During the Cumulus Linux presentation Dinesh Dutt had at Data Center Fabrics webinar, someone asked an unexpected question: “Do you have In-Service Software Upgrade (ISSU) on Cumulus Linux” and we both went like “What? Why?”
Dinesh is an honest engineer and answered: “No, we don’t do it” with absolutely no hesitation, but we both kept wondering, “Why exactly would you want to do that?”
Back-channel conversation with the attendee brought up interesting facts:
- He was asking about ISSU on ToR switches (not on MLAG core, where it might potentially make sense… or not);
- Supposedly he’s getting requests from service providers who build their cloud infrastructure with single-homed servers and then hammer on the network equipment vendors to implement ISSU on the ToR switches.
There’s something radically wrong with this picture.
From my biased perspective, you have exactly two options:
- You’re big enough to afford losing dozens of servers after a ToR switch failure (regardless of whether you’re building a scale-out web farm, Hadoop cluster, or public cloud infrastructure);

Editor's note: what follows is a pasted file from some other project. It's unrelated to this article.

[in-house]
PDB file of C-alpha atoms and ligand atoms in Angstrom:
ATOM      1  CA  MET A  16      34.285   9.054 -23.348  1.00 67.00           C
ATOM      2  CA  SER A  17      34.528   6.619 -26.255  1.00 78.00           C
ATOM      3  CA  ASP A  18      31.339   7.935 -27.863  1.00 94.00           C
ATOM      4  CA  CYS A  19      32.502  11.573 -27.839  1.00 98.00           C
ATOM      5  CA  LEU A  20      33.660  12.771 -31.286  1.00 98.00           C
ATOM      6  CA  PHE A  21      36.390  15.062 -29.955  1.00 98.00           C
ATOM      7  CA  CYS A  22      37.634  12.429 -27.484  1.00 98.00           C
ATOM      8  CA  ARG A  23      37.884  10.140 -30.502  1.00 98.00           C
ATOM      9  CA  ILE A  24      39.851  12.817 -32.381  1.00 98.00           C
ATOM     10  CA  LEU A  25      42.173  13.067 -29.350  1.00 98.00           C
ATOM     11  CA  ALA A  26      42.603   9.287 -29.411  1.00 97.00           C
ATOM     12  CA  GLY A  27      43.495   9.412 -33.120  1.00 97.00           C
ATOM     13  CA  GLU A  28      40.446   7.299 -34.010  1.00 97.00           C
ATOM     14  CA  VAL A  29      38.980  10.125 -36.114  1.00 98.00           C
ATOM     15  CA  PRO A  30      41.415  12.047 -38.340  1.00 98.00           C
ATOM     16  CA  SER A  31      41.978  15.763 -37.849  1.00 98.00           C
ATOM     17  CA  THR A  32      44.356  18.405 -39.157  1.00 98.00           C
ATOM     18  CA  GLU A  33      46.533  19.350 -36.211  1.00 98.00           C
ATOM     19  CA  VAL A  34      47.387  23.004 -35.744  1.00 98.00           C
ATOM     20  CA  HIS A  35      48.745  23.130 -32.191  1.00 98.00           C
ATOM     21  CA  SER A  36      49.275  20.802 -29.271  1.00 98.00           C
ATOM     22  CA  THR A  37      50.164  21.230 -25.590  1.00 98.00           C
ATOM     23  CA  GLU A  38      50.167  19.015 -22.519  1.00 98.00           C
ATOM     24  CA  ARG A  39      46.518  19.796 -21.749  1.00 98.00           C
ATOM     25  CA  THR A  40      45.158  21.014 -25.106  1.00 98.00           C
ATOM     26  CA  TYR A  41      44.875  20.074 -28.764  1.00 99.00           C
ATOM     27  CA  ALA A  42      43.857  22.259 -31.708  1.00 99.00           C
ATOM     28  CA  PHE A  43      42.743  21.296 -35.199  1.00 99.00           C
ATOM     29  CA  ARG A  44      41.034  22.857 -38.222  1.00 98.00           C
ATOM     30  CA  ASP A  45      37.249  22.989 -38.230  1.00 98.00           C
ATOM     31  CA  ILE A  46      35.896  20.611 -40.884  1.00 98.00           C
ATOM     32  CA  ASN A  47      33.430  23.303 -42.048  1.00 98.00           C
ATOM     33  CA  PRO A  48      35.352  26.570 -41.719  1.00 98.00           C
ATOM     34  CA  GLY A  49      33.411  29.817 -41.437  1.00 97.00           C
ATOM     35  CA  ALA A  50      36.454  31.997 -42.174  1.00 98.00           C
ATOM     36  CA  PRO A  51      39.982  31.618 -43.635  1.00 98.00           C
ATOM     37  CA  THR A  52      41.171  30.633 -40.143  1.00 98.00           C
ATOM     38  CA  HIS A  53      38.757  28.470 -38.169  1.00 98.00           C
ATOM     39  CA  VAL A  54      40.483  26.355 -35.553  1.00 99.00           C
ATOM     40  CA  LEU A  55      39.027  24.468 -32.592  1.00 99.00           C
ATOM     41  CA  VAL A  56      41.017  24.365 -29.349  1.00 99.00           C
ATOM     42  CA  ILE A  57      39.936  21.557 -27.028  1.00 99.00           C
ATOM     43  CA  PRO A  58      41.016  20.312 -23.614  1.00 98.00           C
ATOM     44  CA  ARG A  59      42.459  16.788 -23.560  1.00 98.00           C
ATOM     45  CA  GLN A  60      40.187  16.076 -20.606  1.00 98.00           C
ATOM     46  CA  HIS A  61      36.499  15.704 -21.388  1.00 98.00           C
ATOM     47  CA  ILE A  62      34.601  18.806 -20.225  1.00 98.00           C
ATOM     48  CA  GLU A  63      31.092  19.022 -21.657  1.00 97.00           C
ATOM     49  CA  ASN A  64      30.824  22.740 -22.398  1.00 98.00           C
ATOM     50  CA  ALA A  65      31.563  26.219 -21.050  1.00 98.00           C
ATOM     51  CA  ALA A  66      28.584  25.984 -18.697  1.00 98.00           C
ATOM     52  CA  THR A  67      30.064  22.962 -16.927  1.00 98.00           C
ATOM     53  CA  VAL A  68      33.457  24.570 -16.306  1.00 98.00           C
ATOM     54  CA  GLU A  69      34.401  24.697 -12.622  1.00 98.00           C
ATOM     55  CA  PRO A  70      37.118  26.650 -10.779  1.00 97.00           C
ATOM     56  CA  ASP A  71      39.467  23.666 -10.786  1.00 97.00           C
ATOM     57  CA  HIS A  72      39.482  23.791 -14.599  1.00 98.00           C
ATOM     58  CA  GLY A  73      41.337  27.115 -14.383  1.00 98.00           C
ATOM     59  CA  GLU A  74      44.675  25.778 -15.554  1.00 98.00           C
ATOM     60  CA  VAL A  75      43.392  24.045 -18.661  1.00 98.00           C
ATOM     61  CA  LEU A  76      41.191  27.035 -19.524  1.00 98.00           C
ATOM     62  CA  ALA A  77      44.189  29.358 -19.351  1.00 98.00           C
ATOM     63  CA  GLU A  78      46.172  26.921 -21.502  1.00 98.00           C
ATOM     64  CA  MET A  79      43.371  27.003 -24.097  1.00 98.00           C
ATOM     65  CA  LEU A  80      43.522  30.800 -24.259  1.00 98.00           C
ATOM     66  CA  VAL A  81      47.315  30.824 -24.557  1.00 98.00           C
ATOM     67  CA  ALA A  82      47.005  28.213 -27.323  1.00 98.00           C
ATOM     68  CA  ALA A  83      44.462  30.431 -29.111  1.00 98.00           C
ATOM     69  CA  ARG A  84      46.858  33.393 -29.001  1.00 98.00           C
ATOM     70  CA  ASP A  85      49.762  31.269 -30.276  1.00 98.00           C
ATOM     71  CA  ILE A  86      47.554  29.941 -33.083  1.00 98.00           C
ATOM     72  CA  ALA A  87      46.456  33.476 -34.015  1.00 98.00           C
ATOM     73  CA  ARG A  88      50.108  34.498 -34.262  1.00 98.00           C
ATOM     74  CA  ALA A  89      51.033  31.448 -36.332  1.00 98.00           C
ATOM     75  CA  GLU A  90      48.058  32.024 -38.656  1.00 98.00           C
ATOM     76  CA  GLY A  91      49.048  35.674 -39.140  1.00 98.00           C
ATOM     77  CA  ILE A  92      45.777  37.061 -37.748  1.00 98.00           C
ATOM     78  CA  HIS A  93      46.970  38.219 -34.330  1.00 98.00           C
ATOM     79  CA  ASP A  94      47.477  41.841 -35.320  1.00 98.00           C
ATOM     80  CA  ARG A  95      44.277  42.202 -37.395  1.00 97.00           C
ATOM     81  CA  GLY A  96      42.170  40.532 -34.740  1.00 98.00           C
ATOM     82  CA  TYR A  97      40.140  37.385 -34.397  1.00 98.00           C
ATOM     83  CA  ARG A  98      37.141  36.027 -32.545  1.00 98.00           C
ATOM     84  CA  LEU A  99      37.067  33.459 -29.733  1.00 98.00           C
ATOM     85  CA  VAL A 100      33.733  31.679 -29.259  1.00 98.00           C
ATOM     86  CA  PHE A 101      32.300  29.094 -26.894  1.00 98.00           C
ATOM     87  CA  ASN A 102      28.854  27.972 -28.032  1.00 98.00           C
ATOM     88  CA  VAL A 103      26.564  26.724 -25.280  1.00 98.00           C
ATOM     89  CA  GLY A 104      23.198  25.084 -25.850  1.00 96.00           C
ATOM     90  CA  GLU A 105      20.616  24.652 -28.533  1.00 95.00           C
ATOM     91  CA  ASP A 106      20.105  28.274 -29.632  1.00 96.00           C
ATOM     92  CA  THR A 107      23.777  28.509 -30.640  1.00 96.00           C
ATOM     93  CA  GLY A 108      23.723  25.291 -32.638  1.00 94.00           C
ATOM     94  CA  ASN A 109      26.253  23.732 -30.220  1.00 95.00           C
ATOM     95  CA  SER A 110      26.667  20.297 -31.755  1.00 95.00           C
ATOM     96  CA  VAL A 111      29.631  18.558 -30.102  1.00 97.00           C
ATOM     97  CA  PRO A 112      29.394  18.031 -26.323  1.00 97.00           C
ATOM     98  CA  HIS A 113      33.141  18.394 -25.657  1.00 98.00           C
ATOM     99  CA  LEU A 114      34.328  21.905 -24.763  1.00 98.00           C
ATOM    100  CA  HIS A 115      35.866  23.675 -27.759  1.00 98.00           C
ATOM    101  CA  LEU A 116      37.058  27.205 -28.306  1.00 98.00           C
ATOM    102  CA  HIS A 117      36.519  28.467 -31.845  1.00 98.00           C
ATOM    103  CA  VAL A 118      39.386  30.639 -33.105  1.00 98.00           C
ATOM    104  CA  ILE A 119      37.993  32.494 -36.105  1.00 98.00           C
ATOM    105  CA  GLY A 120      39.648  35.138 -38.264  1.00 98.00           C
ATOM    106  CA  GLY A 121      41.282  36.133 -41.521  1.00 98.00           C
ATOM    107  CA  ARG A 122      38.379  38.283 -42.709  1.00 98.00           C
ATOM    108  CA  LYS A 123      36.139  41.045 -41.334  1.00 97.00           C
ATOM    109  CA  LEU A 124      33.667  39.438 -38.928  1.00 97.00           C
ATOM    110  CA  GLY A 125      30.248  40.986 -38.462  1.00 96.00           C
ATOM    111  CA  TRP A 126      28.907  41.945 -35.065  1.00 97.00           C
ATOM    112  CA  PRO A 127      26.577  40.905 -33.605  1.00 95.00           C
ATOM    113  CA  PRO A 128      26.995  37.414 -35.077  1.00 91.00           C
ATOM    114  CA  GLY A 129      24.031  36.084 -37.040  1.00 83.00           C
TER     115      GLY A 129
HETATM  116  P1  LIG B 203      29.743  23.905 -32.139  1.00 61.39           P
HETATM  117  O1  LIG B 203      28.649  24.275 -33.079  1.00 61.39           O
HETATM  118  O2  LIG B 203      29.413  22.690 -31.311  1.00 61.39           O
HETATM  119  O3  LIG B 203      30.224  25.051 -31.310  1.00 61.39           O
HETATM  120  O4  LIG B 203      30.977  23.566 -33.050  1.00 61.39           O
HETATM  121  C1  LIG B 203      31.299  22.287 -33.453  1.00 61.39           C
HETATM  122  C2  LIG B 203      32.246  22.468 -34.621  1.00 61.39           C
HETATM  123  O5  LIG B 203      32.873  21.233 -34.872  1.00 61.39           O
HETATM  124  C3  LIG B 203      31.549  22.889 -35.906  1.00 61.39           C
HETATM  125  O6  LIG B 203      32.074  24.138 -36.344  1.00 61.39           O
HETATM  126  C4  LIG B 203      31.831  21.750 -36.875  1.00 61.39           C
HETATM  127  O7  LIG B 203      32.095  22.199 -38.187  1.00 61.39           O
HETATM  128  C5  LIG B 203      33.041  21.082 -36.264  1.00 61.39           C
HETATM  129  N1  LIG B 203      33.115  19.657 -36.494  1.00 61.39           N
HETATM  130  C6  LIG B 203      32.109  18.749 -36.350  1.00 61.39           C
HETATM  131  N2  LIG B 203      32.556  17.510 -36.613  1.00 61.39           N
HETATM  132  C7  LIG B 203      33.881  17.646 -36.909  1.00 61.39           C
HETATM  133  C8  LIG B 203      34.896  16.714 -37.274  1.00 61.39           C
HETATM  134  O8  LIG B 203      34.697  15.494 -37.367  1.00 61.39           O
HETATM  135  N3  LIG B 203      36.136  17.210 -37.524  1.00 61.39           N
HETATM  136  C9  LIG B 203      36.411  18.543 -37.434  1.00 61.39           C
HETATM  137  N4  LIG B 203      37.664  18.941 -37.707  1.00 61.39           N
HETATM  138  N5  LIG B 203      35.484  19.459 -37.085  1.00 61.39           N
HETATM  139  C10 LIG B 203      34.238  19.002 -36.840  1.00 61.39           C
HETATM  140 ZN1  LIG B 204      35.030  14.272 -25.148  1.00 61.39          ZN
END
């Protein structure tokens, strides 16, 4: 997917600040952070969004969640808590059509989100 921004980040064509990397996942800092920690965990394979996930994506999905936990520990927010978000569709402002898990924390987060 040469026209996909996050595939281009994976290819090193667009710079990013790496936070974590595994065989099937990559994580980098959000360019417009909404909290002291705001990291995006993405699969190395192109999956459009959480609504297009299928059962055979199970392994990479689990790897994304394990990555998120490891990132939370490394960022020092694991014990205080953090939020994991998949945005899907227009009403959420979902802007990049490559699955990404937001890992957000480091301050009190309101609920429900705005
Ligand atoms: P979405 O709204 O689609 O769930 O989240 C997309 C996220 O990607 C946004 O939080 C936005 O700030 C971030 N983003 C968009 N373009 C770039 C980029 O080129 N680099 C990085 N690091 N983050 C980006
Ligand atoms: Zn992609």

- You’re not big enough (acceptable unit of loss is less than a ToR switch and all attached servers), in which case you dual-home your servers to two ToR switches, and stop caring about a ToR switch failure.
There is no middle ground or fifty shades of ToR redundancy – you either have redundancy, or you don’t. Forcing equipment manufacturers to do backflips with a mortar tied to their back because you botched your design is (at least) counterproductive.
Also, when was the “Keep it Simple, Stupid” replaced with “Let’s throw more spaghetti at the wall”?
If you’re still not persuaded, consider all possible failure scenarios:
- Switch or server hardware failure (unlikely);
- Transceiver failure or cable fault (not-so-unlikely);
- Server or switch software crash;
- Server or switch software upgrade.
Assuming hardware failures are unlikely (you might disagree with that, in which case you should change your supplier), will the switch software upgrade really be the most disruptive operation that will happen in your network, or will you experience switch software crashes more often than you’re doing software upgrades (in which case ISSU doesn’t buy you much). Also, how often are you planning to do the software upgrades anyway? Are you solving a major problem or complicating everyone’s life to address a small minority of potential outages?
Also, do keep in mind that ISSU (and associated Graceful Restart and Non-Stop Forwarding) vastly increases the device complexity, resulting in higher costs, more subtle bugs, and more opportunities for weird hangs and crashes.